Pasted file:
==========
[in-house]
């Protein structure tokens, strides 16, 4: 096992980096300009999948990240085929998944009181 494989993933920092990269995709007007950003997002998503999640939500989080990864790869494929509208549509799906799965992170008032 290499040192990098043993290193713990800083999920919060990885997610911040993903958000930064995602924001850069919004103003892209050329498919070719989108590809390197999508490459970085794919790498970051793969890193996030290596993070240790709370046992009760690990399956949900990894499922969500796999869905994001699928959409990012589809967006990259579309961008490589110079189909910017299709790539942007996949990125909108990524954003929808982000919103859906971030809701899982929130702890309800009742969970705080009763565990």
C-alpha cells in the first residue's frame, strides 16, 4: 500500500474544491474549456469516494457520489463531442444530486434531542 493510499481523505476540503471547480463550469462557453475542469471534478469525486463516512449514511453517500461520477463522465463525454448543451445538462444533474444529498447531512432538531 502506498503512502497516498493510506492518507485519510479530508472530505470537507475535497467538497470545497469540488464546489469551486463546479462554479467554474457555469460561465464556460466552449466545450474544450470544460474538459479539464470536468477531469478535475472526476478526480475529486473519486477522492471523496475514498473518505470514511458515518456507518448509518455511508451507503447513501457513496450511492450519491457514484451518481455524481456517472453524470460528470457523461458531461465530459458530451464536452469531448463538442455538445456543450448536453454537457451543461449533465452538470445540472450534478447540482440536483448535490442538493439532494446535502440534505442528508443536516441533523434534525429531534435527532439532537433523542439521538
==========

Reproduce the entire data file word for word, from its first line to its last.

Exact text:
[in-house]
């Protein structure tokens, strides 16, 4: 096992980096300009999948990240085929998944009181 494989993933920092990269995709007007950003997002998503999640939500989080990864790869494929509208549509799906799965992170008032 290499040192990098043993290193713990800083999920919060990885997610911040993903958000930064995602924001850069919004103003892209050329498919070719989108590809390197999508490459970085794919790498970051793969890193996030290596993070240790709370046992009760690990399956949900990894499922969500796999869905994001699928959409990012589809967006990259579309961008490589110079189909910017299709790539942007996949990125909108990524954003929808982000919103859906971030809701899982929130702890309800009742969970705080009763565990």
C-alpha cells in the first residue's frame, strides 16, 4: 500500500474544491474549456469516494457520489463531442444530486434531542 493510499481523505476540503471547480463550469462557453475542469471534478469525486463516512449514511453517500461520477463522465463525454448543451445538462444533474444529498447531512432538531 502506498503512502497516498493510506492518507485519510479530508472530505470537507475535497467538497470545497469540488464546489469551486463546479462554479467554474457555469460561465464556460466552449466545450474544450470544460474538459479539464470536468477531469478535475472526476478526480475529486473519486477522492471523496475514498473518505470514511458515518456507518448509518455511508451507503447513501457513496450511492450519491457514484451518481455524481456517472453524470460528470457523461458531461465530459458530451464536452469531448463538442455538445456543450448536453454537457451543461449533465452538470445540472450534478447540482440536483448535490442538493439532494446535502440534505442528508443536516441533523434534525429531534435527532439532537433523542439521538